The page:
It is to be understood that microcontroller 31 is a complete central processing unit (CPU) which has an internal clock generator, Flash Memory for the program, RAM memory for variables, I/O pins for sensing and control, an Analog to Digital converter for measuring voltage, and a hardware Pulse Width Modulation module. A custom program, which is of a character well understood by those skilled in the art, is stored permanently in the Flash Memory, and controls the complete operation of the circuit. The internal clock controls the speed of all internal operations. The Analog to Digital Converter converts the variable analog voltage input from the Force Sensor to a digital representation, which is then used to control the Pulse Width Modulation module, which outputs the variable frequency audio tone. A software timer controls the flashing speed of the LEDs.

With the foregoing in mind, during the event taking place, the user turns the signaling device on using the switching means of the invention and grips the device with one hand so that the user's fingers overlay the gripping member 24.

Referring to FIGS. 1, 4, 10, 11 and 12A, the switching means here comprises a commercially available switching mechanism generally designated by 45. While the switching mechanism can be obtained from various sources, a slide switch sold by the Digi-Key Company of Thief Falls, Minn. has proven to be satisfactory for the present application. The switching mechanism here comprises a finger engaging pad 47 that is slidably connected to a support platform 49 that is appropriately connected to the housing 14 and the manner shown in FIG. 3. As indicated in FIG. 10A, by sliding the finger pad from the position shown in the solid lines in FIG. 10A to the position shown in the phantom lines, the switch can be moved from an “off” position to a “low” position and finally to a “high” position (see also FIG. 12A). With a switch in the “high” position the LEDs illuminate more brightly and the audio signal emitted from the speaker is louder.

By way of non-limiting example, if the event taking place concerns the performance of a dental procedure, the user would turn the device on and grip the signaling device at the commencement of the procedure. At any time during the conduct of the procedure the user can exert a variable squeezing pressure on the handgrip. This squeezing pressure causes a change in the resistance of the sensor, which, in turn, causes a voltage signal to be sent to the microcontroller 31. The microcontroller, in response to this signal, causes the LEDs 32 to flash and causes the speaker 34 to emit an audio signal indicating to the dentist that the user is experiencing pain. If, due to an increase in pain, the user exerts a greater pressure on the hand grip, the resistance of the sensor means will change further causing a voltage signal of a different character to be sent to the microcontroller 31. The microcontroller in response to this varying signal will cause the LEDs to flash at a greater rate and will cause the speaker 34 to emit a louder audio signal. This indicates to the dentist that the user is experiencing a greater pain.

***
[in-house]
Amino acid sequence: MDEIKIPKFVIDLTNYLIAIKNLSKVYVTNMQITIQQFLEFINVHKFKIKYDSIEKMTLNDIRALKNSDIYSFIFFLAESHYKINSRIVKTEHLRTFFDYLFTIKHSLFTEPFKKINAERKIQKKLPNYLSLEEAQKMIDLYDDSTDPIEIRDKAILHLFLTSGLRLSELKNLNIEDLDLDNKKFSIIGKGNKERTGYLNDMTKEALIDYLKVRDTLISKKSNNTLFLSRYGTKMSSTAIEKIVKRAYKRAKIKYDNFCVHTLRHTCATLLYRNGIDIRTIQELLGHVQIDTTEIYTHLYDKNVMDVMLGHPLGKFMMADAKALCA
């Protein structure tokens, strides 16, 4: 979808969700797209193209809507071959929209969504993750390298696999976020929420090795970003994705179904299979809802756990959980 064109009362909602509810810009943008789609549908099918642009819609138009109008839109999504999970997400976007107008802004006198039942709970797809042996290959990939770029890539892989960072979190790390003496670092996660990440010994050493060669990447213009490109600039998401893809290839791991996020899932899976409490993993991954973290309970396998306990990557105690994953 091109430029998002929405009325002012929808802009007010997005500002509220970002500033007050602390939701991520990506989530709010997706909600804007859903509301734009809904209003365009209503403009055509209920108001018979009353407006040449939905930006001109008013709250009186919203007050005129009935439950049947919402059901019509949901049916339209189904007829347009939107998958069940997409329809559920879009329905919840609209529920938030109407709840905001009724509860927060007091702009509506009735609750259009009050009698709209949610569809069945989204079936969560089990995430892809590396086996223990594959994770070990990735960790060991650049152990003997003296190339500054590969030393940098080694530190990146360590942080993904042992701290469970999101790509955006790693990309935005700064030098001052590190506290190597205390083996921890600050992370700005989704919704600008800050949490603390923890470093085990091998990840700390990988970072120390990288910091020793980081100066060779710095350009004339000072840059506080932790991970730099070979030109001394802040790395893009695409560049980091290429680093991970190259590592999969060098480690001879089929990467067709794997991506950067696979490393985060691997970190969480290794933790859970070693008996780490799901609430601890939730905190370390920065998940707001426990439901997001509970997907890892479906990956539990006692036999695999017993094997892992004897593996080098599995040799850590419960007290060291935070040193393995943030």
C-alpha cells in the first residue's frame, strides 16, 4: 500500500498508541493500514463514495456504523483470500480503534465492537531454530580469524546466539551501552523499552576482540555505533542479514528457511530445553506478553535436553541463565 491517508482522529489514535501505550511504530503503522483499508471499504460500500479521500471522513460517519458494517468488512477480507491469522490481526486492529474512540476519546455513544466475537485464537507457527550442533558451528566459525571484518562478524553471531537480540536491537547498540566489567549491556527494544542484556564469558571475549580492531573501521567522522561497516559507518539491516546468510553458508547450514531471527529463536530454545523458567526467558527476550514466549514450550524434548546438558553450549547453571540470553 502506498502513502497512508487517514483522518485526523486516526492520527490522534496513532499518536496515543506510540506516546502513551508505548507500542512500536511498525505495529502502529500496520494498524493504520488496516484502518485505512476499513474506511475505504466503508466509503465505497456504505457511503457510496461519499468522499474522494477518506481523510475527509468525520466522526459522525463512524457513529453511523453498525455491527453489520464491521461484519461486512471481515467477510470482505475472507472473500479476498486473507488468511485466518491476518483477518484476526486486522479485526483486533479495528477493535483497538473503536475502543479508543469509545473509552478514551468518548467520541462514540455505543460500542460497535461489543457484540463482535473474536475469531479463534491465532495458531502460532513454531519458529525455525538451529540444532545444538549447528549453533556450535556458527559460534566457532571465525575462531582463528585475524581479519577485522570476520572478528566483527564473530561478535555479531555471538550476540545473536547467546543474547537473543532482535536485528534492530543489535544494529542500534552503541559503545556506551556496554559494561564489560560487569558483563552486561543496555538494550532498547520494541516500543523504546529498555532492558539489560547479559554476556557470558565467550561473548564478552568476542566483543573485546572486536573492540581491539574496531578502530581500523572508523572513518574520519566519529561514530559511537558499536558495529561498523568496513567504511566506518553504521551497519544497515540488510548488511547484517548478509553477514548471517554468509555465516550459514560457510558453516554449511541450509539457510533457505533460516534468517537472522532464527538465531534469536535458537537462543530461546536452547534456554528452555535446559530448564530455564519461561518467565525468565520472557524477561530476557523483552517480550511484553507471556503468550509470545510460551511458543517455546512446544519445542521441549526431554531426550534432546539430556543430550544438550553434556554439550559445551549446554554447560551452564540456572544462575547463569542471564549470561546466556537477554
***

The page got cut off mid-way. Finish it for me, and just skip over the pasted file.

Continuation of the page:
If, by way of further example, the event taking place is in the nature of an intimate encounter, the user can use the signaling device to discretely indicate to his or her partner varying degrees of passion and pleasure that are being experienced. As in the earlier example, a squeezing pressure exerted on the handgrip will cause a change in the resistance of the sensor, which, in turn, will cause a voltage signal to be sent to the microcontroller 31. The microcontroller, in response to this signal, will cause the LEDs 32 to flash and will cause the speaker 34 to emit an audio signal indicating to the partner that the user is experiencing a particularly pleasurable sensation. If the user exerts a greater pressure on the hand grip, due to an increase in pleasure, the resistance of the sensor means will change further causing a voltage signal of a different magnitude to be sent to the microcontroller 31. The microcontroller in response to this different signal will cause the LEDs to flash at a greater rate and will cause the speaker 34 to emit a louder audio signal. This indicates to the partner that the user is experiencing greater passion and pleasure.

When, because of shyness or inexperience, one or both of the partners in an intimate encounter often find it difficult to audiblize their emotions, the signaling device of the present invention provides an ideal mechanism for discretely, but yet positively, communicating to their partner those actions that they find particularly pleasurable.

Referenced by
Citing PatentFiling datePublication dateApplicantTitle
US7931588 *Sep 14, 2009Apr 26, 2011Artann LaboratoriesSystem for assessment of colonoscope manipulation
US20100228100 *Oct 14, 2008Sep 9, 2010Vining David JApparatus and method for use in analyzing a patient's bowel
EP2359747A1 *Dec 17, 2010Aug 24, 2011AIT Austrian Institute of Technology GmbHMethod for objective detection and measurement of pains
WO2008100282A2 *Jul 25, 2007Aug 21, 2008Gps 911 LlcSensor-based communications device activator
Classifications
U.S. Classification340/573.1, 340/691.1
International ClassificationG08B23/00, G08B3/00
Cooperative ClassificationG08B7/06, G08B1/08
European ClassificationG08B7/06, G08B1/08